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June is PTSD awareness month

Post-Traumatic Stress Disorder Awareness Month is June

Tips for Dealing with Post-Traumatic Stress Disorder


Post-Traumatic Stress Disorder (PTSD) is a medical condition where the body experiences difficulty coping with severe stress. There are many triggers, but it is commonly diagnosed in combat Veterans. PTSD can also be caused by witnessing or living through shocking events such as accidents or crimes.


In order to know how to deal with a loved one with PTSD, it is important to understand the symptoms. Symptoms can vary in length, intensity, and may even come and go. Veterans and others who suffer from PTSD may experience some or all of the symptoms. Sleeping issues are commonly associated with PTSD. This may come in the form of insomnia or nightmares. Flashbacks of the traumatic event may be experienced. In addition, panic attacks or extreme anger may be symptoms of PTSD. Others may experience depression and suicidal thoughts and may withdraw from their loved ones altogether. There is often shame and guilt that the PTSD sufferer experiences. So how can family, friends, and caregivers help?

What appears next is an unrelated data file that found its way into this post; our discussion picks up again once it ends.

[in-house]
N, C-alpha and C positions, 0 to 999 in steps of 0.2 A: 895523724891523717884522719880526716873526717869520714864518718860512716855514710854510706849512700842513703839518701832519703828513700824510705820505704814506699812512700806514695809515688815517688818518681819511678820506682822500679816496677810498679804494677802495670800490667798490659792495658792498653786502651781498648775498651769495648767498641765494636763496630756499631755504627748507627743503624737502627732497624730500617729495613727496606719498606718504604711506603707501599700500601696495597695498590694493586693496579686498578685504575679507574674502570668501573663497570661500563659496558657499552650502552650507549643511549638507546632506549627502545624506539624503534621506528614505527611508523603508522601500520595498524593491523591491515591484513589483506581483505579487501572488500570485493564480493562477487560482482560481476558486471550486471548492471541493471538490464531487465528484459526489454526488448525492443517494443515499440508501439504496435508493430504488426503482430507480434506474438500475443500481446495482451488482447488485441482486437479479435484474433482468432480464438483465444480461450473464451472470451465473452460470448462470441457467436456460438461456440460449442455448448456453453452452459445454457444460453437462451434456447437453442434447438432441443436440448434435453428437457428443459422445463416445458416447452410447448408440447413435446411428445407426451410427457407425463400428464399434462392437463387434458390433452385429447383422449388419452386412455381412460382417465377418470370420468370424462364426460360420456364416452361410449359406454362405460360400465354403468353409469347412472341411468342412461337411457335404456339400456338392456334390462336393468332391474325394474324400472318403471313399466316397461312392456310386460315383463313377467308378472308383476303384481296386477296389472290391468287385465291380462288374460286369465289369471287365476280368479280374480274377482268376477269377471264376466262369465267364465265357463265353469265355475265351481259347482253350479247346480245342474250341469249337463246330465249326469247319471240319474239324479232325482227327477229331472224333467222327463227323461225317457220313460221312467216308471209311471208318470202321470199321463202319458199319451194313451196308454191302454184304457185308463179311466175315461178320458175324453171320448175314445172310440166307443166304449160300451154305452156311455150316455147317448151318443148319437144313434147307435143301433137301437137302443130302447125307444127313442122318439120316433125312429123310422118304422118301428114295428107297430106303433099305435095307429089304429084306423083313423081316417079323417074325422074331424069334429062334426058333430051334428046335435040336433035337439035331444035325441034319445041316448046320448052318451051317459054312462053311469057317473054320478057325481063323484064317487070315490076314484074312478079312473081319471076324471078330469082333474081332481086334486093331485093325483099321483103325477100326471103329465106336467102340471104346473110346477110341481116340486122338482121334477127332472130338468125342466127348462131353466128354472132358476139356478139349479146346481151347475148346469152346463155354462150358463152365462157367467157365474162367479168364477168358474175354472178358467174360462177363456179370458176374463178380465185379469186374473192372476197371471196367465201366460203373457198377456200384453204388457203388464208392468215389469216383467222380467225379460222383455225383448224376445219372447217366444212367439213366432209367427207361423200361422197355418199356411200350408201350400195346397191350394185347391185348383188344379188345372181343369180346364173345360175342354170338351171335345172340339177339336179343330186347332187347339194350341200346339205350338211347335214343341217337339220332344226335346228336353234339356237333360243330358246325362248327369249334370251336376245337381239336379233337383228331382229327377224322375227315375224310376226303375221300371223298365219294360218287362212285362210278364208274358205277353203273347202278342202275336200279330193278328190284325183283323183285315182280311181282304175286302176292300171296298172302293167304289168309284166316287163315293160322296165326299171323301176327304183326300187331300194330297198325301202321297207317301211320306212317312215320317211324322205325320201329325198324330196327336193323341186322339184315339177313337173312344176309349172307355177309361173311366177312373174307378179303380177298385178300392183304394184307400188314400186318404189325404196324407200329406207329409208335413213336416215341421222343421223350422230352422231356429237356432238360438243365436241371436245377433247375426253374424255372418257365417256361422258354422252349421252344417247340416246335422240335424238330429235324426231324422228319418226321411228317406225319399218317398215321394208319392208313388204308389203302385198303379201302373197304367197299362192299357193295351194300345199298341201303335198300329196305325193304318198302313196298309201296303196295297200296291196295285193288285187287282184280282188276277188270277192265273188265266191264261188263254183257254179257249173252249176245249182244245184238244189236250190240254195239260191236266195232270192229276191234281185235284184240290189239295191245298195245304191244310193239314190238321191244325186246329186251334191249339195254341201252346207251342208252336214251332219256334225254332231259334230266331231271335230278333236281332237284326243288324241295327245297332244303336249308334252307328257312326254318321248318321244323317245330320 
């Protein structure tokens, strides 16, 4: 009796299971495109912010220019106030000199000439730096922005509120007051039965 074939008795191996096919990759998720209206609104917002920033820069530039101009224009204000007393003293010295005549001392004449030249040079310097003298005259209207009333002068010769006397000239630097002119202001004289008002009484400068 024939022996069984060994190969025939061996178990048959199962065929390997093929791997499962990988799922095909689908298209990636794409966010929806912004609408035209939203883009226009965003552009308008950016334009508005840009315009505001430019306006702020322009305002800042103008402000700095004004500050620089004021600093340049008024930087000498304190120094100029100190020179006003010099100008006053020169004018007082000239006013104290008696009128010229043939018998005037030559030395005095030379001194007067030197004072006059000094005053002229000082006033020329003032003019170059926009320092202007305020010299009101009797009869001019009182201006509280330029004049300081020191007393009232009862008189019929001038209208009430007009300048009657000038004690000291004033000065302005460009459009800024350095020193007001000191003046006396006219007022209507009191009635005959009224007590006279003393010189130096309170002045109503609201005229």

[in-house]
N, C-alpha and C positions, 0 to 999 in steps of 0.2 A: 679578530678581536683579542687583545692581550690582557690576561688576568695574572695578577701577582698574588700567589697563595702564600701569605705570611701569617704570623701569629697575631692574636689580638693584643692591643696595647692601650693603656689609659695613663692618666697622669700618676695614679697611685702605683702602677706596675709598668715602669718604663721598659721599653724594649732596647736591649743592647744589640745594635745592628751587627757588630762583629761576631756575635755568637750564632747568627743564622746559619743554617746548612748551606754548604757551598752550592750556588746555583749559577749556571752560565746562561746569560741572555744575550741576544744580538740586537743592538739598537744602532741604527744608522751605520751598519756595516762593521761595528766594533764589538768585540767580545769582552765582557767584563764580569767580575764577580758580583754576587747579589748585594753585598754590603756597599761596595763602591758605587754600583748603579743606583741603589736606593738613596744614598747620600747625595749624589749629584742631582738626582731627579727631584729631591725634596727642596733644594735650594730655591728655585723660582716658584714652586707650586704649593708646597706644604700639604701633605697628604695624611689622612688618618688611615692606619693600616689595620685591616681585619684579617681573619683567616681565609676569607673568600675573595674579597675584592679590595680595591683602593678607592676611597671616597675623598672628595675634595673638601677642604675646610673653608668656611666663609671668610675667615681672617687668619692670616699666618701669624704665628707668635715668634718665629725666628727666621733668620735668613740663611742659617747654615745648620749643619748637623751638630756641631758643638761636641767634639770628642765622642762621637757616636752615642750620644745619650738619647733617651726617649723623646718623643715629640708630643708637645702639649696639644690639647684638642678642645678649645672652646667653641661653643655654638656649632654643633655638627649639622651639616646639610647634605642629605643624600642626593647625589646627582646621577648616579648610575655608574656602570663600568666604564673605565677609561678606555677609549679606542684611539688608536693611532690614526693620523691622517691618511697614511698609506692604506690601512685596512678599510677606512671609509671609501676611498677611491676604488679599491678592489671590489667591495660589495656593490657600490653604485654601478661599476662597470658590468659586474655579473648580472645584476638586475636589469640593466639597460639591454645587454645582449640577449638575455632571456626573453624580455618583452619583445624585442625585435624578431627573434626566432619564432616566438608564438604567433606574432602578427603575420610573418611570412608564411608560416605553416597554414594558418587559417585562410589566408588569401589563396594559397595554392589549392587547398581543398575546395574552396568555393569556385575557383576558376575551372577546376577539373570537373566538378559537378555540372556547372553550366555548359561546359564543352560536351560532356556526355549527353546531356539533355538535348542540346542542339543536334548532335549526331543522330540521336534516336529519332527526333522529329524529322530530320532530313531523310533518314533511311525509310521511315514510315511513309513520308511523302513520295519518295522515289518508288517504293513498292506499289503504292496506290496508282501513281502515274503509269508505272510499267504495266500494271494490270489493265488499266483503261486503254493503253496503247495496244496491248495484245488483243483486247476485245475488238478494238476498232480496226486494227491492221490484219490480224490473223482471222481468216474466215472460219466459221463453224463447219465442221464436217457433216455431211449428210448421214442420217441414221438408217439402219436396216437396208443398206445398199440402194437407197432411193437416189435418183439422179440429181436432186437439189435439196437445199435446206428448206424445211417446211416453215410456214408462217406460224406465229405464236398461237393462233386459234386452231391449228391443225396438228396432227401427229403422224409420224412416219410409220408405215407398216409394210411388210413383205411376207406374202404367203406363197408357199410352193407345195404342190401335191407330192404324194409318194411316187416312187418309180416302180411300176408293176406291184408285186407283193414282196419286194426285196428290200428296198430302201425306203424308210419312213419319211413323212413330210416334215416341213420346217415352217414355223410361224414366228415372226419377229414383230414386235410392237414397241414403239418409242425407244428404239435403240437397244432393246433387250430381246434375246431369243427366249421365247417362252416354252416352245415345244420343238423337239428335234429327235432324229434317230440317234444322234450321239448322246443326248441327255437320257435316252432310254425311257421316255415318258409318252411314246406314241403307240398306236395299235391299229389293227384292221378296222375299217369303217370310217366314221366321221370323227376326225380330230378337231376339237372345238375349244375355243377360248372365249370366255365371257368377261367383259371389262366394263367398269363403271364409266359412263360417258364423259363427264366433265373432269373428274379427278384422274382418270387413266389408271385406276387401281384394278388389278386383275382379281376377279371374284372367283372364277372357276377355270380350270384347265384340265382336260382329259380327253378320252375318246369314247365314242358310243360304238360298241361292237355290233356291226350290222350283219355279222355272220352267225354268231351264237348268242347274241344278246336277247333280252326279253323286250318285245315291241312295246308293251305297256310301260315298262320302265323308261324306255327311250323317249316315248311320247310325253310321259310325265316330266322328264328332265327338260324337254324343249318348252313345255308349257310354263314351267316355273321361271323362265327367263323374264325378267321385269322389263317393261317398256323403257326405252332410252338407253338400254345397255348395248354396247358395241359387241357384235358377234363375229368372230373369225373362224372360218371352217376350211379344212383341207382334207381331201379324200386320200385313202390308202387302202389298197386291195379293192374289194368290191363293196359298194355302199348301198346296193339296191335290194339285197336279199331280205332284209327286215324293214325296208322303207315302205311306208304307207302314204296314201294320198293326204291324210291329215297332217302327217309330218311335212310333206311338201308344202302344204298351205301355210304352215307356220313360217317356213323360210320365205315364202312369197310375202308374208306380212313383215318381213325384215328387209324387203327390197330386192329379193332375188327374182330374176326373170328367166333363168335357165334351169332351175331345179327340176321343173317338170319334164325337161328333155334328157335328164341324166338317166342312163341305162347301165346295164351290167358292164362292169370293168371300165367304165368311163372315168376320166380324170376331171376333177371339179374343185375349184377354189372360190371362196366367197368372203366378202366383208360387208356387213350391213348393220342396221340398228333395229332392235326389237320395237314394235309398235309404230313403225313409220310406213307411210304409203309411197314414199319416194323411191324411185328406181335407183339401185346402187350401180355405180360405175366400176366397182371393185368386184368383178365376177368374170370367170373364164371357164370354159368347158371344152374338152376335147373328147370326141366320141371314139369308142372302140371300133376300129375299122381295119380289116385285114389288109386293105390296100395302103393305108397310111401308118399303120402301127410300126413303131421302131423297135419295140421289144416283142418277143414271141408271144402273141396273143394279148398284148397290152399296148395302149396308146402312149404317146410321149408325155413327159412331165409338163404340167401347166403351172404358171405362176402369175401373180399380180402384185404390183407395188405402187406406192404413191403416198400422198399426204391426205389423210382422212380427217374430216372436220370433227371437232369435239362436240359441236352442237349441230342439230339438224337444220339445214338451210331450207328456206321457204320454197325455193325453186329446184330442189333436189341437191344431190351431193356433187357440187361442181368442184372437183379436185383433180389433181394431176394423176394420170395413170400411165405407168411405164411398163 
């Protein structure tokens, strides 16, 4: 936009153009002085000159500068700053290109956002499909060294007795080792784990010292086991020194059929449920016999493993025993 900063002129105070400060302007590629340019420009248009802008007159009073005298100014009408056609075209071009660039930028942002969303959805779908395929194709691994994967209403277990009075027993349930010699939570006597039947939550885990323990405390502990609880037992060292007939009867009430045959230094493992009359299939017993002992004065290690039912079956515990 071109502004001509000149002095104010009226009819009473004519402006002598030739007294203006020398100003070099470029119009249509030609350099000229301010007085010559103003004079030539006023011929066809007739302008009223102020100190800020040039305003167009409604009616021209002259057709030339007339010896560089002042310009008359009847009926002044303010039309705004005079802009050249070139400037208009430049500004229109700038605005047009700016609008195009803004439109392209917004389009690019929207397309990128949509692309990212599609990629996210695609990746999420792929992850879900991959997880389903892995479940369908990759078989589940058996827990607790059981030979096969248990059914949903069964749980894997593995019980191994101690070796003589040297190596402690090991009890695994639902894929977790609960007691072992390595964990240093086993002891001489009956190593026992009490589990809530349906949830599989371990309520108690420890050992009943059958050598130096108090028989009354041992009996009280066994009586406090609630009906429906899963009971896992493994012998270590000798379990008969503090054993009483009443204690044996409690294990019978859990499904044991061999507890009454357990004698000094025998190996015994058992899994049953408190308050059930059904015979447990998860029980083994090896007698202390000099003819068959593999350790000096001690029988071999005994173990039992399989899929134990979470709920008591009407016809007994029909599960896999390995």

Encourage Your Loved One to Get Treatment

After a loved one has been diagnosed with Post-Traumatic Stress Disorder , it is important that they seek a treatment plan. It often takes time to get the right treatment for the individual with PTSD. It is important to find a doctor who has experience in treating PTSD. For Veterans, the Department of Veterans Affairs can be helpful in connecting the Veteran with an experienced doctor. Counseling is an option for treatment, as well as medication. The symptoms of PTSD may not completely be eradicated with treatment and it may be necessary to try various treatments.


Learn Your Loved One’s PTSD Triggers

Veterans and other individuals suffering from Post-Traumatic Stress Disorder often have triggers or something that makes their symptoms worse, like loud noises. If your loved one suffers from PTSD, it is important for those around him or her to learn what those triggers are. Avoiding triggers is optimal, but not always possible. Learning to cope with triggers is one way help the PTSD sufferer.


Encourage Your Loved One to Stay Connected